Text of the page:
Gros-grain is a plain weave where the weft (tram) filling is thicker thread than the warp (organzine). Modern gros-grain ribbons lacks much of the variation it previously saw in the 19th century. The three antique ribbons represent a vary small sampling of what was available. Gros-grain ribbon varied according to the thickness and twist of the tram filling. The tram was also on occasion cotton instead of silk.
A – Antique silk gros grain with a moiré finish.
B – Antique silk gros grain with a satin edge. (I have a matching dark green still on the roll.)
C – Antique silk warp and cotton weft gros grain weave with a moiré finish.
D – Modern 50/50 cotton/rayon gros grain.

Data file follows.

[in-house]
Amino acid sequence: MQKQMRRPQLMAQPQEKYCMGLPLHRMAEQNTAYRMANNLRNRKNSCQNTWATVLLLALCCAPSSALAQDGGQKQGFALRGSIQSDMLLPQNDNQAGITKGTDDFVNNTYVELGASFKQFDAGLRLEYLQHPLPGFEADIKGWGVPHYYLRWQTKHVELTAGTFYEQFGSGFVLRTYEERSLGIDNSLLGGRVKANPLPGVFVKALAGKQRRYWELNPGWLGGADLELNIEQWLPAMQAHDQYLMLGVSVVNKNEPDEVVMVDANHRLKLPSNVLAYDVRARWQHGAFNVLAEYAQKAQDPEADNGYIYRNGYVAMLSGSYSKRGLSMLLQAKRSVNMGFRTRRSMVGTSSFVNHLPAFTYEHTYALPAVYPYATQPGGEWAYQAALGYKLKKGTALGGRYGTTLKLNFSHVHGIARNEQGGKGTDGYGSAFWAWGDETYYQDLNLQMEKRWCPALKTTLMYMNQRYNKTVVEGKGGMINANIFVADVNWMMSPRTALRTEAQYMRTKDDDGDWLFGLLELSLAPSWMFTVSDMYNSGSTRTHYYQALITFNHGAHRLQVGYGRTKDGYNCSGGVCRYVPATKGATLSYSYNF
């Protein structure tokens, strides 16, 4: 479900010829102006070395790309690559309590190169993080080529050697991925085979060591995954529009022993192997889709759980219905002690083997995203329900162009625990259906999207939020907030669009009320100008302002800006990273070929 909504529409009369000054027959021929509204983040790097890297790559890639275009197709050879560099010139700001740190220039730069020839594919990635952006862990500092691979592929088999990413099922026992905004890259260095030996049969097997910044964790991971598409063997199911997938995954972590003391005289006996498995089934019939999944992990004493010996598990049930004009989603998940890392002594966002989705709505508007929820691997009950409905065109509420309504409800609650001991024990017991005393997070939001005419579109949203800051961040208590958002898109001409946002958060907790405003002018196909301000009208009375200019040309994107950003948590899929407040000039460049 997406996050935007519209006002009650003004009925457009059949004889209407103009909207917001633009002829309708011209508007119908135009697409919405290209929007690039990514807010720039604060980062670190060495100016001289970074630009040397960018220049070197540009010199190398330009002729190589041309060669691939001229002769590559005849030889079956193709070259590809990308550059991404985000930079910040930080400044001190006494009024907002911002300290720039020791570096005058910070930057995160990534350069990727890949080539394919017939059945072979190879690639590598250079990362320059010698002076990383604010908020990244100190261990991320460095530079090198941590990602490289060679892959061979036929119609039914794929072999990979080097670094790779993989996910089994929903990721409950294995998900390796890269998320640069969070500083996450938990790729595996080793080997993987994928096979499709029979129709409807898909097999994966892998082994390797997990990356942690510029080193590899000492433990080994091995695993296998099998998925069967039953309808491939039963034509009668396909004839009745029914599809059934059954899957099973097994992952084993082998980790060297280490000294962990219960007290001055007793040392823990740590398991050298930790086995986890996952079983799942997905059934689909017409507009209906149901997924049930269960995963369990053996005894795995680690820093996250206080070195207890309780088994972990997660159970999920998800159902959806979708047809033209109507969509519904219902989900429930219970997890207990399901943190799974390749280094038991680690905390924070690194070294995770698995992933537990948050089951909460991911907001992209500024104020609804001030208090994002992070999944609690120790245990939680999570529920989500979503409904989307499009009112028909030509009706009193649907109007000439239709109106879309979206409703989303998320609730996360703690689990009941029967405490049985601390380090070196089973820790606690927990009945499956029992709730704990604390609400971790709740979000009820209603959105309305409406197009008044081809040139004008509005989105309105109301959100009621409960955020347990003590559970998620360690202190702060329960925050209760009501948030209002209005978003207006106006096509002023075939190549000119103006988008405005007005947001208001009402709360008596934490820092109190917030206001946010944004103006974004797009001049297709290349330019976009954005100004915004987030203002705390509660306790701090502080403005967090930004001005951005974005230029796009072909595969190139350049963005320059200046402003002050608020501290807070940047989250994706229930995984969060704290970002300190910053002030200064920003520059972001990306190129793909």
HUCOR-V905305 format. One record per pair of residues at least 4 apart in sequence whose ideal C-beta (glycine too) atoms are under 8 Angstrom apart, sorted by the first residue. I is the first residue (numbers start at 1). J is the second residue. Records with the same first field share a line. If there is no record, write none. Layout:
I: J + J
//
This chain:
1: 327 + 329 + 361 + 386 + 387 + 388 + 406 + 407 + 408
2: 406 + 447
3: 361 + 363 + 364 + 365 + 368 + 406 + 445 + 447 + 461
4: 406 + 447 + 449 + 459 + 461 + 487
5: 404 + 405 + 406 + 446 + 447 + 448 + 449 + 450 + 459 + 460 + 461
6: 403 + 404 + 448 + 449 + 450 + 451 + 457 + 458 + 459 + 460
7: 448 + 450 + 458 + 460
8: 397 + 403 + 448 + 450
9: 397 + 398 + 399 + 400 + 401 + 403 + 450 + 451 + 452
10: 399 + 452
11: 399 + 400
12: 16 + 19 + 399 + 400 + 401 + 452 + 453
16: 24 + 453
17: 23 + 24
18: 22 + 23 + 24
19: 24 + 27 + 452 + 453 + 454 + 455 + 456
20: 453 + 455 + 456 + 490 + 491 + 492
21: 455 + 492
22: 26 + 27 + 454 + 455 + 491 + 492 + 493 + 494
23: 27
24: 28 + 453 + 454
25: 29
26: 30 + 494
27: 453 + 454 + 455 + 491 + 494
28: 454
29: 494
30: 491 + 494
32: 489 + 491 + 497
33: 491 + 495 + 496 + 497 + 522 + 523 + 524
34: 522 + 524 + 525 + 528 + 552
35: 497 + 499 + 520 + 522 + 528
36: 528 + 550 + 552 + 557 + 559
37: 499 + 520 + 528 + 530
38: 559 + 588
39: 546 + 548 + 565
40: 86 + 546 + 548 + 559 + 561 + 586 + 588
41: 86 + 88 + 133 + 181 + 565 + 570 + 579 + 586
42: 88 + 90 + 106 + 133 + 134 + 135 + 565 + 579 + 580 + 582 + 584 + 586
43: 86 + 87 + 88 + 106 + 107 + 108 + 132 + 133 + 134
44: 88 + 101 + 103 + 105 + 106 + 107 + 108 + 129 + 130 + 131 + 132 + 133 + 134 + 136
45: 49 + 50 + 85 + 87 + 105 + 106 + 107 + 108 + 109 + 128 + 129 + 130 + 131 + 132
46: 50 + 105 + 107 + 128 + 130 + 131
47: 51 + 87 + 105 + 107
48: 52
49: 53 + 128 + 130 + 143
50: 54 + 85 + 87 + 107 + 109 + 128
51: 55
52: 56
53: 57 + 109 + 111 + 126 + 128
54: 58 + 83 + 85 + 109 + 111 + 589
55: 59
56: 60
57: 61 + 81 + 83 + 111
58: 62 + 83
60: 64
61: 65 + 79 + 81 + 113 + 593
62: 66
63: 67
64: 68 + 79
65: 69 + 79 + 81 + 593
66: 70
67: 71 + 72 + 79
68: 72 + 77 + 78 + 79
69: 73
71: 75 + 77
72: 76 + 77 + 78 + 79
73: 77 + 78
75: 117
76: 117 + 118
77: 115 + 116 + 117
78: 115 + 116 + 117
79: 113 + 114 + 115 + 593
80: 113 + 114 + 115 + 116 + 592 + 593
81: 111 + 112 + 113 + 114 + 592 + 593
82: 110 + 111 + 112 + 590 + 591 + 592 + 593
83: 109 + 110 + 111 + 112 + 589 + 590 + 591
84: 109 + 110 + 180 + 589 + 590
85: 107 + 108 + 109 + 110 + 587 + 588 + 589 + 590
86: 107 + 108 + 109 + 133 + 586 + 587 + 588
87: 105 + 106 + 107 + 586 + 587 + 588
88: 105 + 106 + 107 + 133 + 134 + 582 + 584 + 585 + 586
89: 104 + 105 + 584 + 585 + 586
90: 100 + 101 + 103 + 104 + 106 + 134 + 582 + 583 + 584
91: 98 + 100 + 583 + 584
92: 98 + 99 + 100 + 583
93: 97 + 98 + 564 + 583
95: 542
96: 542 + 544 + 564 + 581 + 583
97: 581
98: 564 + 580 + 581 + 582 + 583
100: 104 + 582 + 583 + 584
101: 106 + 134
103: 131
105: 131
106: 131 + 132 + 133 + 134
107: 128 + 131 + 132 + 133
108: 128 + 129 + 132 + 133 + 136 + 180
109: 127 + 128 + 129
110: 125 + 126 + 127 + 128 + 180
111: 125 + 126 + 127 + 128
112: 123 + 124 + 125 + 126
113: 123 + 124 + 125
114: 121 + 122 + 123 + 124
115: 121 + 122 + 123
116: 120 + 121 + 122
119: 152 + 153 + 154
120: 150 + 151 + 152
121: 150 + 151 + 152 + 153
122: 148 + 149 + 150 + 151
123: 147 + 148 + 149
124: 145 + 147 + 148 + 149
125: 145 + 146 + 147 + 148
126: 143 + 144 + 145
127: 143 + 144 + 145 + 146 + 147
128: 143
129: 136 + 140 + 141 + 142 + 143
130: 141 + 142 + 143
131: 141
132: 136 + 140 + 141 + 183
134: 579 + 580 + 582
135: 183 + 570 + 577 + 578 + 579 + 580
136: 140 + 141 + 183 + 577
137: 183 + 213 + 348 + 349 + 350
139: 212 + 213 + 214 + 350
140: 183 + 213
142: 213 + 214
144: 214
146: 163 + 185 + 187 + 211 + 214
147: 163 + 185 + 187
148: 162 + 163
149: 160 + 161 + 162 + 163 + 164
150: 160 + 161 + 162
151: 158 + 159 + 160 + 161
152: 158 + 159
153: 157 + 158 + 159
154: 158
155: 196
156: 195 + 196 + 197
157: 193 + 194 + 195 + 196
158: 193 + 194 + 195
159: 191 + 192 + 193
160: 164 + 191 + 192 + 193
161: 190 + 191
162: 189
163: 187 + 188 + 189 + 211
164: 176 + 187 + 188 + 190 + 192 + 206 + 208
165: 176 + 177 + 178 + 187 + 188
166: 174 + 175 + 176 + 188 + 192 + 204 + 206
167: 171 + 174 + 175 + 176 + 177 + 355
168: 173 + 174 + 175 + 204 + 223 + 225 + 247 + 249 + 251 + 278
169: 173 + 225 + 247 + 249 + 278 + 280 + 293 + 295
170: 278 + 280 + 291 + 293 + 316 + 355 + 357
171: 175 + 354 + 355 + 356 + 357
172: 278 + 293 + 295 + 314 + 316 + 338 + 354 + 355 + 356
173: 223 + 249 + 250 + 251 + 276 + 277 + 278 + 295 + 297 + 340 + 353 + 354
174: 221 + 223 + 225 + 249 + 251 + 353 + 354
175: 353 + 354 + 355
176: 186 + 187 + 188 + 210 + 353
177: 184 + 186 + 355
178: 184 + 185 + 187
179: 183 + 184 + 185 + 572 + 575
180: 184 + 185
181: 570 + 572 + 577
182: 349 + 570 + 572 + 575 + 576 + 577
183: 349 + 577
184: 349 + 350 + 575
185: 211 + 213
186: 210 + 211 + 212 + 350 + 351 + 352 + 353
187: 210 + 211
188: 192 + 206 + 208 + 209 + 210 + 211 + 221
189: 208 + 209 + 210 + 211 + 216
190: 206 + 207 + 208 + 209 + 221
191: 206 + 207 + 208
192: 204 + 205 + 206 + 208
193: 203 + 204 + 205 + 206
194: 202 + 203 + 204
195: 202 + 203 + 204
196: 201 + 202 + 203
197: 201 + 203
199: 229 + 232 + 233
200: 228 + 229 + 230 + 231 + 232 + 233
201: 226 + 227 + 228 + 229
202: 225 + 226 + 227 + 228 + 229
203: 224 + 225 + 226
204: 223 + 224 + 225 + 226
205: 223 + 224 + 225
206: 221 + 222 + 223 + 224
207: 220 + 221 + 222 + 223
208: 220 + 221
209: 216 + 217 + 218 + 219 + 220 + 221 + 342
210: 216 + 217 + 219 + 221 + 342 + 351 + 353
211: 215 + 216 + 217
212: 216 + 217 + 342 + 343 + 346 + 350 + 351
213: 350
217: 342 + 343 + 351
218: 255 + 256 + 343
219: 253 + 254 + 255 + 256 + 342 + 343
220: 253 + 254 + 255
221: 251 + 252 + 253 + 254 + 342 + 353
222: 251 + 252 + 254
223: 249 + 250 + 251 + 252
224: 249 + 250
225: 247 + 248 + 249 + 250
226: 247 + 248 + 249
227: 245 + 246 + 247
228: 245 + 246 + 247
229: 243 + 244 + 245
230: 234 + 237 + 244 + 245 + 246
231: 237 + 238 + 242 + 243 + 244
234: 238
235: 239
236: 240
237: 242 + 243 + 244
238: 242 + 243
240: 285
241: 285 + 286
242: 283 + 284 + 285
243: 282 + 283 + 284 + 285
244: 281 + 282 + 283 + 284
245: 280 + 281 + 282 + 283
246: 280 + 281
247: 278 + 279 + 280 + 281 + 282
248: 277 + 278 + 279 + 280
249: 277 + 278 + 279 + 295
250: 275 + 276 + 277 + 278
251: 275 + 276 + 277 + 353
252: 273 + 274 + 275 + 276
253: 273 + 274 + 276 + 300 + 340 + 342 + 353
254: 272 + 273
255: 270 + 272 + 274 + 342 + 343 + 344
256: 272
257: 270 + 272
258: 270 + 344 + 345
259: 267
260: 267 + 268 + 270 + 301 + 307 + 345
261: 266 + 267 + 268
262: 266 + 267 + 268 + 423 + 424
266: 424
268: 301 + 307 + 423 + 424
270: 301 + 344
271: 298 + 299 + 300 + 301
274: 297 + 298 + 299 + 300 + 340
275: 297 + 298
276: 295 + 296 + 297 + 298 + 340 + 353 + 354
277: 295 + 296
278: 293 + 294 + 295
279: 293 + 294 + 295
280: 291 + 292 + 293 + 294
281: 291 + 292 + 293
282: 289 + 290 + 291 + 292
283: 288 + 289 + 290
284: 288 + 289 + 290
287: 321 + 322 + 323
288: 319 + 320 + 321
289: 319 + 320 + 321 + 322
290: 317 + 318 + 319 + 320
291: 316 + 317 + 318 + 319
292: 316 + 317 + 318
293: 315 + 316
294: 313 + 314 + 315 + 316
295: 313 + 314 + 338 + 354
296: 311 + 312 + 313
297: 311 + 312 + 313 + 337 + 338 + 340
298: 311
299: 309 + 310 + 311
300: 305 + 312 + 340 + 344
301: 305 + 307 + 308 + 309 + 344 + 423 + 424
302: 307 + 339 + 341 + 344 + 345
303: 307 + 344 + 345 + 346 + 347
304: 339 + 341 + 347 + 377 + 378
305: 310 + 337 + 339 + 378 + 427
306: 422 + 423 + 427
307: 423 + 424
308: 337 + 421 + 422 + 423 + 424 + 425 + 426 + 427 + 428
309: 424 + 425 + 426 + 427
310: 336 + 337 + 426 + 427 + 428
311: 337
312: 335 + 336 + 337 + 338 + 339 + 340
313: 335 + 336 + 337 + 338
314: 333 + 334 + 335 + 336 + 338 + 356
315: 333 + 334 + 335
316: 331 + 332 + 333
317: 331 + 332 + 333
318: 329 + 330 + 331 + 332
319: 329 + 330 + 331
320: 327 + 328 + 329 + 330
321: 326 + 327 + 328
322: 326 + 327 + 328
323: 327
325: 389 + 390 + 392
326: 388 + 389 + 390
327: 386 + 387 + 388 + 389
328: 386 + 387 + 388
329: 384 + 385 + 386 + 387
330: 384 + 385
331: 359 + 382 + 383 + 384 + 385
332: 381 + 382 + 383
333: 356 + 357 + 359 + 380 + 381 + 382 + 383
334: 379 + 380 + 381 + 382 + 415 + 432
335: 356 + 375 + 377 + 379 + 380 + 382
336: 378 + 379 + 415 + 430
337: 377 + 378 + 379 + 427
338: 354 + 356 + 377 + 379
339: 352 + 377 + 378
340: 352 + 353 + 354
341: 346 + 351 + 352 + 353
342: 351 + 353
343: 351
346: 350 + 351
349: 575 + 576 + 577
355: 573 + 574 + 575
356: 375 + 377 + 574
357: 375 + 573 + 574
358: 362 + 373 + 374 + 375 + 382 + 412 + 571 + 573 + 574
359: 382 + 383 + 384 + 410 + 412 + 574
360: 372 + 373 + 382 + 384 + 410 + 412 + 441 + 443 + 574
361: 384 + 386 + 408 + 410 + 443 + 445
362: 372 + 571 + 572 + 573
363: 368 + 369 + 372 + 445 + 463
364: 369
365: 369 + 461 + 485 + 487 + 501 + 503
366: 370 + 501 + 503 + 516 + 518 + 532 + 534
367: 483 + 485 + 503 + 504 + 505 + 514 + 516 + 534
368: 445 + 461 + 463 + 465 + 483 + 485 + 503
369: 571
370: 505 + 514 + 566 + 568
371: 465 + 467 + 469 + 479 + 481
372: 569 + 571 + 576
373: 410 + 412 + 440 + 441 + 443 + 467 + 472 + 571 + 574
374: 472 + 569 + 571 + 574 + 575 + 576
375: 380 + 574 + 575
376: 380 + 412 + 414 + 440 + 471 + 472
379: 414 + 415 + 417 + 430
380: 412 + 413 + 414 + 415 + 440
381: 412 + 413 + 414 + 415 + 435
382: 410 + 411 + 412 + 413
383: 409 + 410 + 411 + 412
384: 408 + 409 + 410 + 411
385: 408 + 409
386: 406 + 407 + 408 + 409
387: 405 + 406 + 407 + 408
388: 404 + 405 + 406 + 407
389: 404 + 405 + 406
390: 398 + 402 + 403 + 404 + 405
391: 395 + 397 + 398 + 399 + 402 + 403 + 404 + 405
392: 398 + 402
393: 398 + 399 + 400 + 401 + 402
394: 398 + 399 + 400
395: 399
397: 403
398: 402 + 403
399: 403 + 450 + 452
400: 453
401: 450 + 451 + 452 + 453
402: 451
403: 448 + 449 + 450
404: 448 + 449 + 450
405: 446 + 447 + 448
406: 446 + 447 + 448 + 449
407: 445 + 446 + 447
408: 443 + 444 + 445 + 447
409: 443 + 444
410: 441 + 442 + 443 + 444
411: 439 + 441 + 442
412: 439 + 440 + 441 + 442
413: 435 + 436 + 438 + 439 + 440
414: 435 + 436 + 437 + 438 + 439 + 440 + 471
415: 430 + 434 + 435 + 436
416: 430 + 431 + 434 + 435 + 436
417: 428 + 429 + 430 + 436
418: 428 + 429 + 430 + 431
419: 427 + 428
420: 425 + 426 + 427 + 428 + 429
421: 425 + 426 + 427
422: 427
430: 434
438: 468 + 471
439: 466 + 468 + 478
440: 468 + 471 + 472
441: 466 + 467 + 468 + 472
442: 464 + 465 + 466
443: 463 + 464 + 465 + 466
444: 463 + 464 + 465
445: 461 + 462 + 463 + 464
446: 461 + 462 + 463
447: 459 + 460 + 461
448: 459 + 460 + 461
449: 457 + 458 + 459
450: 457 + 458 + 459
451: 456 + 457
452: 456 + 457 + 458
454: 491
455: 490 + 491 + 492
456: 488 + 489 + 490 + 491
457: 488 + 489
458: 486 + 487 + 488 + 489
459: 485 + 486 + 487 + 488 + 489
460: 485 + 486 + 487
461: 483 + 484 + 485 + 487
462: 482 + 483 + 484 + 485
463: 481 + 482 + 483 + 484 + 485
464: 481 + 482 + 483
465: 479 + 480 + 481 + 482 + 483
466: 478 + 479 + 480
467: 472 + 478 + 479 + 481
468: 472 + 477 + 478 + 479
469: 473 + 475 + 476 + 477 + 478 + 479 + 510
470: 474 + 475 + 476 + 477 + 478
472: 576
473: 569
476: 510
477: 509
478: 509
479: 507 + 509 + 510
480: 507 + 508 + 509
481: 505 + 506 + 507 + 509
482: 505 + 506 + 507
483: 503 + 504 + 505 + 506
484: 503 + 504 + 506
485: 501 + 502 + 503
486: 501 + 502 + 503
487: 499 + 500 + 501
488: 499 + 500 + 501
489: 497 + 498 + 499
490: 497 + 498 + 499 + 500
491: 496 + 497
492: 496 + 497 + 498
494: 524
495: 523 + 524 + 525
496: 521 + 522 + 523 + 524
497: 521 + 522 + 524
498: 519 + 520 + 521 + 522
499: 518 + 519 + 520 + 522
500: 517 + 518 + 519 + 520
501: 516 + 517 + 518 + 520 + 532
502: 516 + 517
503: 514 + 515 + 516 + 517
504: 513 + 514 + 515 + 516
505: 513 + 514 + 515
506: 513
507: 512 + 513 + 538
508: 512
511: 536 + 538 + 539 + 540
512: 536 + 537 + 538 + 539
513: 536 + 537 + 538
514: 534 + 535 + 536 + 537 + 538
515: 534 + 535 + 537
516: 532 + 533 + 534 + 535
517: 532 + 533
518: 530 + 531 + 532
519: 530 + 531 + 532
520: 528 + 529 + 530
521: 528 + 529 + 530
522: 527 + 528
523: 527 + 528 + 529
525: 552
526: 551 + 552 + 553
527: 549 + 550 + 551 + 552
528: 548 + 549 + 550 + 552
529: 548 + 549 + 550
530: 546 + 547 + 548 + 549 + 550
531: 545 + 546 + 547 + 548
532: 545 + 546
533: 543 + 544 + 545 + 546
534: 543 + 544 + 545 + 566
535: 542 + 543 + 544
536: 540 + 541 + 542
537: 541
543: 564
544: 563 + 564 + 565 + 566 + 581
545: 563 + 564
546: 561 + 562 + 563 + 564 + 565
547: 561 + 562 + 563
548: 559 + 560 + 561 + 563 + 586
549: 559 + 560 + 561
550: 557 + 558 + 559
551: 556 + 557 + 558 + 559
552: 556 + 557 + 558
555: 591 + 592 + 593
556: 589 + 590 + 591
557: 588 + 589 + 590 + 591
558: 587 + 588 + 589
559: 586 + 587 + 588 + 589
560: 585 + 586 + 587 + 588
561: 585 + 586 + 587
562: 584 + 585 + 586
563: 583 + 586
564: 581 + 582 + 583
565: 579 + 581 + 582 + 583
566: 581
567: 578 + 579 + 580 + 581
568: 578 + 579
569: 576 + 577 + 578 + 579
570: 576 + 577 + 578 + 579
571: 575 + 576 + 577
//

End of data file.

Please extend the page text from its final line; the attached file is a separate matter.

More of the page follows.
E – Polyester gros grain ribbon
The silk ribbons have more body than the modern ribbons. The rayon/cotton has some body. The polyester ribbon just flops. The brown ribbon has a silk warp and a cotton 2 ply tram. The cotton is not visible on the surface of the ribbon but give the ribbon firmness. If the edges of this and the cream silk to the left were held, the cream could be squeezed together while the brown would arch firmly. In contrast the poly ribbon just folds. If you zoom in, you can see the difference in the width of the ribs of the gros-grain created by the thickness and ply of the tram. The satin edged silk has a narrower rib than either on its left or right. In a zoom, you may also be able to see how flat the ribs are in the poly compared to the rayon/cotton. The rayon cotton has more shading in the depth of the ribs even in the scan.
Gros grain is a plain weave where the weft (tram) filling is a thicker thread than the warp (organzine). Gros-grain ribbon lacks much of the variation it previously saw in the 19